Diorama of Maitum artifacts opens May 5; Maitum site declared “important cultural property”

Dubbed “Faces of Maitum Expression of Culture Exhibit,” the diorama, however, will feature only replicas of the jars, said Beth Ramos, municipal information officer.

Ramos, however, said they hope to have some of the authentic jars when the town gets to construct its own museum, with the help of the National Museum.

A symposium on the Maitum artifacts will follow the inauguration of the diorama, a project planned more than three years ago, before Mayor George Yabes was killed.

Ramos said National Museum Director Corazon Alvina is expected to grace the inauguration.

The nearly 2,000 year old anthropomorphic pottery, excavated from Ayub Cave in Barangay Pinol in Maitum in 1991, was described as an “exceptional archaeological assemblage” by then National Museum Director Gabriel Casal and according to Dr. Eusebio Dizon, head of the National Museum archaeological team that dug the artifacts, “unparalleled in Southeast Asia.”

The jars, bearing radiocarbon dates of "1930 plus or minus 50 BP (calibrated date of 5 BC to AD 225) and 1830 plus or minus 60 BP (calibrated date of AD 70 to 370)," are unique in that "they are like portraits of distinct individuals, of specific dead persons whose remains they guard," Dizon and Rey Santiago said in their book, "Faces from Maitum."

The diorama inauguration comes a  month after Maitum Mayor Elsie Lucille Perrett was informed by Alvina, through a letter dated February 16 but received only this month, that the “Pinol Cave Formation and the Surrounding area in Maitum” has been declared an “important cultural property.”

An “important cultural property” under PD 374 (Amending certain sections of RA 4846, otherwise known as the “Cultural Properties Preservation and Protection Act) is defined as “cultural property that has been singled out from among the innumerable cultural properties as having exceptional historical and cultural significance to the Philippines, though not sufficiently outstanding to merit the classification of National Cultural Treasure.”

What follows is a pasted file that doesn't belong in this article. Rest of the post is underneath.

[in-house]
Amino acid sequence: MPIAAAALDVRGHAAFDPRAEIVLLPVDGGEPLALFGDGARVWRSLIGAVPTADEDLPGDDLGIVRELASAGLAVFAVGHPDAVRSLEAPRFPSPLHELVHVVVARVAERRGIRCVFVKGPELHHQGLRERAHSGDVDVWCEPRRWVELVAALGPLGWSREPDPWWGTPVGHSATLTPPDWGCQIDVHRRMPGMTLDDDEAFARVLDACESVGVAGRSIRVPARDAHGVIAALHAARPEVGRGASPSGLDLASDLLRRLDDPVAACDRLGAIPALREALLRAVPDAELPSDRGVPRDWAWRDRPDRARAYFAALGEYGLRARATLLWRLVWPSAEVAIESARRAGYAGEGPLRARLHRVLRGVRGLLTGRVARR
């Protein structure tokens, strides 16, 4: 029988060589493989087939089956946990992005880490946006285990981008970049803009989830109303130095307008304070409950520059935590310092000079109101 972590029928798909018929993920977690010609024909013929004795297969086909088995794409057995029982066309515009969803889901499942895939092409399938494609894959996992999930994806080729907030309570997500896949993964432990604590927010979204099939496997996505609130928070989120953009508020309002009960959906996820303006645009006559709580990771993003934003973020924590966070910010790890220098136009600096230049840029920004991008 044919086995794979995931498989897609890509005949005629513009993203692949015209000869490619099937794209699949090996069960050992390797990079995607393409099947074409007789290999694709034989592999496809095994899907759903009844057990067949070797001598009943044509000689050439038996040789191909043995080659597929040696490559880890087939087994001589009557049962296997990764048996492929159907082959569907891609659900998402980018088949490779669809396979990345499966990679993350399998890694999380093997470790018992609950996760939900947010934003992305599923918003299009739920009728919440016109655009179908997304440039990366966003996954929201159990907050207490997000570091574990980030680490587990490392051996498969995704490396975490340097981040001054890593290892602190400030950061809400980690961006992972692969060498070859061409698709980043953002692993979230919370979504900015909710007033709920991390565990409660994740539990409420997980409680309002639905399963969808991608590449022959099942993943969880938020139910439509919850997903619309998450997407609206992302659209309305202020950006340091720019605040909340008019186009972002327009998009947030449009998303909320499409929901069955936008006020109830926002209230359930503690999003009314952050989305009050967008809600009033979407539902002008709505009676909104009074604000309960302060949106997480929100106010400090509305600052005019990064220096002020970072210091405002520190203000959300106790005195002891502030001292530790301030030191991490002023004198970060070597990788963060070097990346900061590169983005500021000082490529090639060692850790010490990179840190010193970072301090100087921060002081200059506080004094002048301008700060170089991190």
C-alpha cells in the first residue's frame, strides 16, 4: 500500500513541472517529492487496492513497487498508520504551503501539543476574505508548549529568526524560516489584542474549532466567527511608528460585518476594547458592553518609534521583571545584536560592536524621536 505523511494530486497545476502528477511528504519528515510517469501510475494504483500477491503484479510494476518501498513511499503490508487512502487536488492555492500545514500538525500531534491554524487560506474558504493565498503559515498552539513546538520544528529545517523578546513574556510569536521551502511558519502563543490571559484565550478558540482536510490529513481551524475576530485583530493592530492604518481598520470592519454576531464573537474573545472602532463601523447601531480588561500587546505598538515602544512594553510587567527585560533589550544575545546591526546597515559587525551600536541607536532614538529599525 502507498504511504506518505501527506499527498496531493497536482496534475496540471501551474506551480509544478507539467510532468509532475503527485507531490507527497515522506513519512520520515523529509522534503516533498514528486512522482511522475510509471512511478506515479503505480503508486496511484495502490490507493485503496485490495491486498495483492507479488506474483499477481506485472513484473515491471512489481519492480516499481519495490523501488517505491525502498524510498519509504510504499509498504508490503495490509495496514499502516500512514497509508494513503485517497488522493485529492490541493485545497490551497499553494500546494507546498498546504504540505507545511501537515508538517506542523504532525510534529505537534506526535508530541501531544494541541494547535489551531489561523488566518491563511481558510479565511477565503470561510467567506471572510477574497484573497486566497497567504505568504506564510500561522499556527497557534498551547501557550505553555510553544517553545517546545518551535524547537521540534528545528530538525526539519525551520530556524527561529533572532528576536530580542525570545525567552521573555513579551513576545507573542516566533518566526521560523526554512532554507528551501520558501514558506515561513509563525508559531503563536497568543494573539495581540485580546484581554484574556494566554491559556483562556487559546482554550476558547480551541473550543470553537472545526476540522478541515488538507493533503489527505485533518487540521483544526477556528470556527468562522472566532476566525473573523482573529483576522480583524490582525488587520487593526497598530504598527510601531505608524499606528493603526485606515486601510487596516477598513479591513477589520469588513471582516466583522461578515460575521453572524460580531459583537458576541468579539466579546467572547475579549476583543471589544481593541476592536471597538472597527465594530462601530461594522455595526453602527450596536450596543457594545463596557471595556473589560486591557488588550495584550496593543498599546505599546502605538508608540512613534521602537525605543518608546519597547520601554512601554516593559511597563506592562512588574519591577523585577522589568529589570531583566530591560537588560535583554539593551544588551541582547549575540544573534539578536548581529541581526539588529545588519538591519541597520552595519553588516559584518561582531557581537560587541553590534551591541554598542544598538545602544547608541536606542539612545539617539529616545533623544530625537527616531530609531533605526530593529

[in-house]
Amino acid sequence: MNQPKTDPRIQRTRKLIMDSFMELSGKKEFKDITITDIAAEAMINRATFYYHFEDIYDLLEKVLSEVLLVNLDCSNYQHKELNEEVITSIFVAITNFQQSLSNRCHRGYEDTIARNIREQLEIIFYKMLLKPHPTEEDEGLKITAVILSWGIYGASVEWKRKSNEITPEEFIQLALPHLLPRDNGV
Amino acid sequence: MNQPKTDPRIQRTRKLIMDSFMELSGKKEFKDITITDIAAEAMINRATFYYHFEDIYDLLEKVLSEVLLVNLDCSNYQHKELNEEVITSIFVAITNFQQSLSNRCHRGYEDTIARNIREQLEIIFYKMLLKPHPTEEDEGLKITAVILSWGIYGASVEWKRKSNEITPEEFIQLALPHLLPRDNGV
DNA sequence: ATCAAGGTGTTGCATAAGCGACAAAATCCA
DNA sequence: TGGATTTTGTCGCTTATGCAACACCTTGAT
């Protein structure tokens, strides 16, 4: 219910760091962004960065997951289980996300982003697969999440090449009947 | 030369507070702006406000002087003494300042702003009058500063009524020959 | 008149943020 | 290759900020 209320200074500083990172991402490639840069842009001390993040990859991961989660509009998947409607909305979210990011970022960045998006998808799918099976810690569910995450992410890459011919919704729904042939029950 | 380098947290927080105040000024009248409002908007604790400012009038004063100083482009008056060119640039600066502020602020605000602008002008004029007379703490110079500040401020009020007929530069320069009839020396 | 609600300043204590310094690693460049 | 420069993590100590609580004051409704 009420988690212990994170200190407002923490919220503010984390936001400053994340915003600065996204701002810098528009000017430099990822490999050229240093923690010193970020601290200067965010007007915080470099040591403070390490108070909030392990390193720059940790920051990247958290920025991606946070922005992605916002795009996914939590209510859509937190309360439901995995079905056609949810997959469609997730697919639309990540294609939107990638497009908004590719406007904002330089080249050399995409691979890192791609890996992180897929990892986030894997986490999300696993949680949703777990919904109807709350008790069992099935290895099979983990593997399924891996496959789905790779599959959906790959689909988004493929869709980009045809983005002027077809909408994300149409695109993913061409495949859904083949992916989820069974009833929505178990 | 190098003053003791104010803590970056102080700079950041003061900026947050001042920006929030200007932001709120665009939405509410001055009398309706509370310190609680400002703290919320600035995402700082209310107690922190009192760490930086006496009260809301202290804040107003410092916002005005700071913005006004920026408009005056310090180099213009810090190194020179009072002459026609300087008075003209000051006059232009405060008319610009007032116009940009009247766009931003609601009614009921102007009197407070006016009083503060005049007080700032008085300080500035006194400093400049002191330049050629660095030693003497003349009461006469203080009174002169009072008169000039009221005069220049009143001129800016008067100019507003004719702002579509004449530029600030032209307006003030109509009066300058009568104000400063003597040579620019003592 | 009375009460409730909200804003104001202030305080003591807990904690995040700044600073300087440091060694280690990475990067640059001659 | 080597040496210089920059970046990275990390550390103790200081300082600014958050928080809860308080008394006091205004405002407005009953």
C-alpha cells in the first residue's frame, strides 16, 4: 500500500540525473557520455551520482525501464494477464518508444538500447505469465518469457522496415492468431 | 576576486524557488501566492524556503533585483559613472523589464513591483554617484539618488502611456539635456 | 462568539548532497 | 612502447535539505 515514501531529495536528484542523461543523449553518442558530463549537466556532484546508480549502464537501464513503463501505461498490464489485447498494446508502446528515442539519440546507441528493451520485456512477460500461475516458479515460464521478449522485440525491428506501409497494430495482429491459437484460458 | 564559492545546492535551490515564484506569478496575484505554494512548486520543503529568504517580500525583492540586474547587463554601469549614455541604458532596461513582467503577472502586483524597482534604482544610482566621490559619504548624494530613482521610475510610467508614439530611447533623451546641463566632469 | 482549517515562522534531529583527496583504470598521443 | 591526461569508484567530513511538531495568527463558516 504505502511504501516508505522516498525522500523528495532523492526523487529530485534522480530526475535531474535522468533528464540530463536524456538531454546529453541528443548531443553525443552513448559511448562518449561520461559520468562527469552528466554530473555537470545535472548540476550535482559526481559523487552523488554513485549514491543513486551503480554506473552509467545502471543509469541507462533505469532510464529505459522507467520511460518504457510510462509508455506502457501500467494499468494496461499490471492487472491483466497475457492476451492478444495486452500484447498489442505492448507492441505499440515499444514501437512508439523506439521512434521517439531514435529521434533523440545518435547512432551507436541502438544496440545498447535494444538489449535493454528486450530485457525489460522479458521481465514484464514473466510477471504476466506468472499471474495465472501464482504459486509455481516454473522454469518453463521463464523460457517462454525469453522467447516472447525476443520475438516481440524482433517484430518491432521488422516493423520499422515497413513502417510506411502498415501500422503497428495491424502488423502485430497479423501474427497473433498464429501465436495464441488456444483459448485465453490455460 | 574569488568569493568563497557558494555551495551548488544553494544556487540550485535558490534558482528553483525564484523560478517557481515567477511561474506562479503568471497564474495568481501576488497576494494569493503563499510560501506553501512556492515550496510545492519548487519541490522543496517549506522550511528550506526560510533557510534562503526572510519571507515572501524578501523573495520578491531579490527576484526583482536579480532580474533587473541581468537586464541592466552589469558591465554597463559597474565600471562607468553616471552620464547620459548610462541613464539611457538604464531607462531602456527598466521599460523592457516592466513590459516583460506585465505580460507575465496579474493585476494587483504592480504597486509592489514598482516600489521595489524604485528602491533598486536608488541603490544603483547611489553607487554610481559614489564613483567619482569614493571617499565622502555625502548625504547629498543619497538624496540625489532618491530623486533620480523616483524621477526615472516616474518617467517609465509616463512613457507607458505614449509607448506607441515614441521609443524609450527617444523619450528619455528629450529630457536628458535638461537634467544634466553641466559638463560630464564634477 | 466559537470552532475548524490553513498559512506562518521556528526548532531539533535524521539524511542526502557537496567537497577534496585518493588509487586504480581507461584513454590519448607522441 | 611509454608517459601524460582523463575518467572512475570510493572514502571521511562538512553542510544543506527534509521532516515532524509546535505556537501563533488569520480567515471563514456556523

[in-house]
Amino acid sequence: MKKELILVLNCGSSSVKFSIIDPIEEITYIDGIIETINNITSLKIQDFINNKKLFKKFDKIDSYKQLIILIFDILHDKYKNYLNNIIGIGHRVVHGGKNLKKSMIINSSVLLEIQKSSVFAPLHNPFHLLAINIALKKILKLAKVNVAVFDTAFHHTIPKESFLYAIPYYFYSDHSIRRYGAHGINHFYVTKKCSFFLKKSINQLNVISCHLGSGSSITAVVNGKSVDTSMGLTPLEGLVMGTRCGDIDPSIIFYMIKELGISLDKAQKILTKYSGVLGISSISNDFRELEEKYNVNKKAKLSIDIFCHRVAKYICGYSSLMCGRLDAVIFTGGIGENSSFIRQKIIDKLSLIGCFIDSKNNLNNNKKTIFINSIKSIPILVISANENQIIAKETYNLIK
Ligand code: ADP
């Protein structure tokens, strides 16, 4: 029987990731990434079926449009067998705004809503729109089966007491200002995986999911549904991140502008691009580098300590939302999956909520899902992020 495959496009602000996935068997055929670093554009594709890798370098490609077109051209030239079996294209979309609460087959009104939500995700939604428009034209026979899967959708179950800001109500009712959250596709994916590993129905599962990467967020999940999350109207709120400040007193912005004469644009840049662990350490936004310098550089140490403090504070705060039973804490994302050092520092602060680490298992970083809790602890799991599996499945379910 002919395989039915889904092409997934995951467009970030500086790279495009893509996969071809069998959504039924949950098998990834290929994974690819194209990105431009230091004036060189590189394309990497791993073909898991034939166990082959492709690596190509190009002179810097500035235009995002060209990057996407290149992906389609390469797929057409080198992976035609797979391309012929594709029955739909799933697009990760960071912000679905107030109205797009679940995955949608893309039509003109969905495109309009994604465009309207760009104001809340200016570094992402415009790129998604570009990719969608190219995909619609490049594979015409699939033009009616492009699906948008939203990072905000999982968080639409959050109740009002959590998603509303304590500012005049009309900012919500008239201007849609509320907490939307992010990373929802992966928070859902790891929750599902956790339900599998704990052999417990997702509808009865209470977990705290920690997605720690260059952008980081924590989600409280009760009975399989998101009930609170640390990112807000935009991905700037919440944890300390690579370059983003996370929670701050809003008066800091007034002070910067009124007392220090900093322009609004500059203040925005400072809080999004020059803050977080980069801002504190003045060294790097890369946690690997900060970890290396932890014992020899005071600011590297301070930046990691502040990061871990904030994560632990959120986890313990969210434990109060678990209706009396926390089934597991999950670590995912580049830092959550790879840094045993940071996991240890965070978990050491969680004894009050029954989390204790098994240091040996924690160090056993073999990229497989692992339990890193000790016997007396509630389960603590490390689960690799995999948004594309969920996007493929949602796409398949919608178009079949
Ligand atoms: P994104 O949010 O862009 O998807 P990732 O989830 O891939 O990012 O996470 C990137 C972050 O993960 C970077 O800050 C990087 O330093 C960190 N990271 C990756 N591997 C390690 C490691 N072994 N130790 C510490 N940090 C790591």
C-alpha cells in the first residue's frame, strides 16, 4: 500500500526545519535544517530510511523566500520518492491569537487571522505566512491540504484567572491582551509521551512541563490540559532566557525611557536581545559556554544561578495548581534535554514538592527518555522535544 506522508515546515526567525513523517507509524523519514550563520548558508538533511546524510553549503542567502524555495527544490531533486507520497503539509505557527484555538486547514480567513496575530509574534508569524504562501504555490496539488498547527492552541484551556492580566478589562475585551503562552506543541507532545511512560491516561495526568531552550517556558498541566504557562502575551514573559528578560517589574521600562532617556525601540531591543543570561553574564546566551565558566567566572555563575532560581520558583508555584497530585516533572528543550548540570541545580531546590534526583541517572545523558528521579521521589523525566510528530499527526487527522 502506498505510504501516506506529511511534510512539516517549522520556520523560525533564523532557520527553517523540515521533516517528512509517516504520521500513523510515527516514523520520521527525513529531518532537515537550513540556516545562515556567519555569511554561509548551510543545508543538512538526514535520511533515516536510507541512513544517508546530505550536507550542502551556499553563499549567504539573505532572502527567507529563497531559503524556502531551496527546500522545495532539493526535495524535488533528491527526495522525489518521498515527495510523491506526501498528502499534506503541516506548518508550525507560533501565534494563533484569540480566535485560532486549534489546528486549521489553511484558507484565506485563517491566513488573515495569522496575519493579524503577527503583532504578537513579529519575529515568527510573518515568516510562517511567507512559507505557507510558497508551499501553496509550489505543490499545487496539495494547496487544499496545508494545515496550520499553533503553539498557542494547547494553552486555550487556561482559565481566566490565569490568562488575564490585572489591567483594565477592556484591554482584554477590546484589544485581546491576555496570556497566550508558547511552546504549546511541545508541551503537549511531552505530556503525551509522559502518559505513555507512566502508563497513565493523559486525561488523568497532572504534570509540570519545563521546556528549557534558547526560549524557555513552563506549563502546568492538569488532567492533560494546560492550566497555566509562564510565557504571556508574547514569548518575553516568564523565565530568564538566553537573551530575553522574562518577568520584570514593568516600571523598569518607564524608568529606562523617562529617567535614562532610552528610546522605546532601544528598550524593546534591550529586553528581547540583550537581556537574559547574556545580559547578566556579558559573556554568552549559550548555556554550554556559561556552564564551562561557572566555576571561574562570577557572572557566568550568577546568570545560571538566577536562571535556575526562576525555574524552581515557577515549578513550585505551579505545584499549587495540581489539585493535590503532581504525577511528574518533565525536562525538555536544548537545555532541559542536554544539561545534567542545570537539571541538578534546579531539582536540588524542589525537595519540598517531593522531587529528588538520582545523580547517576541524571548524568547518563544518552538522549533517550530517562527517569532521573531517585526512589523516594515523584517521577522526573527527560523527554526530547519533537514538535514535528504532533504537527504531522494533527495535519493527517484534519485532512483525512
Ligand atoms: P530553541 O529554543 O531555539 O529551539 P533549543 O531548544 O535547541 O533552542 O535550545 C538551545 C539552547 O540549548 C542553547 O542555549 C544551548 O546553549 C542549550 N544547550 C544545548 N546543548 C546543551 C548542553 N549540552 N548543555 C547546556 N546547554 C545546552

It was in Ayub Cave in Barangay Pinol where the anthropomorphic secondary burial jars were found in 1991 and near the same area, in Sagel Cave in April 2008, similar artifacts and human remains were found, as well.

“The discovery and systematic archaeological recovery of anthropomorphic pottery mostly secondary burial jars, human remains and ecofacts in Pinol in the municipality of Maitum in Sarangani province, in the early 1990s has significantly placed the area in the Philippine Prehistoric Chronology to the Metal Age period,” the National Museum Declaration No. 7-2008, issued in December 2008 said.

The National Museum’s panel of experts signed the declaration although the space for day in December 2008 was left unfilled. The panel was composed of Wilfredo P. Ronquillo, Scientist II, Curator II – Archaeology Division; Dr. Eusebio Dizon, Scientist III, Curator I – Archaeology Divison; Dr. Jesus Peralta, consultant of the National Commission on the Culture and the Arts; Dr. Victor Paz, director of the Archaeological Studies Program of UP; and Esperanza Gatbonton,  Heritage Conservation Advocate.

The declaration noted, among others, that the anthropomorphic pottery is “remarkably unique, an exceptional archaeological assemblage and is unparalleled in Southeast Asia,” that its potters showed “exceptional sensitivity in their ability to empathize human emotions” and that its design is “characteristic of the Developed Metal Age in the Philippines.”

The declaration also mentioned Sagel Cave also in Barangay Pinol and
accidentally discovered in April last year, as containing artifacts and human remains.

Sagel Cave was declared an “archaeological site” by the Municipal Council of Maitum.

The National Museum declaration said archaeological sites in Pinol and surrounding area “contribute greatly to scientific knowledge not only of the history of Maguindanao area but of Philippine prehistory in general.”

It said the area is “in need of protection from treasure hunting and illegal excavation and should be preserved for the present and future generation of Filipinos.” (Carolyn O. Arguillas/MindaNews)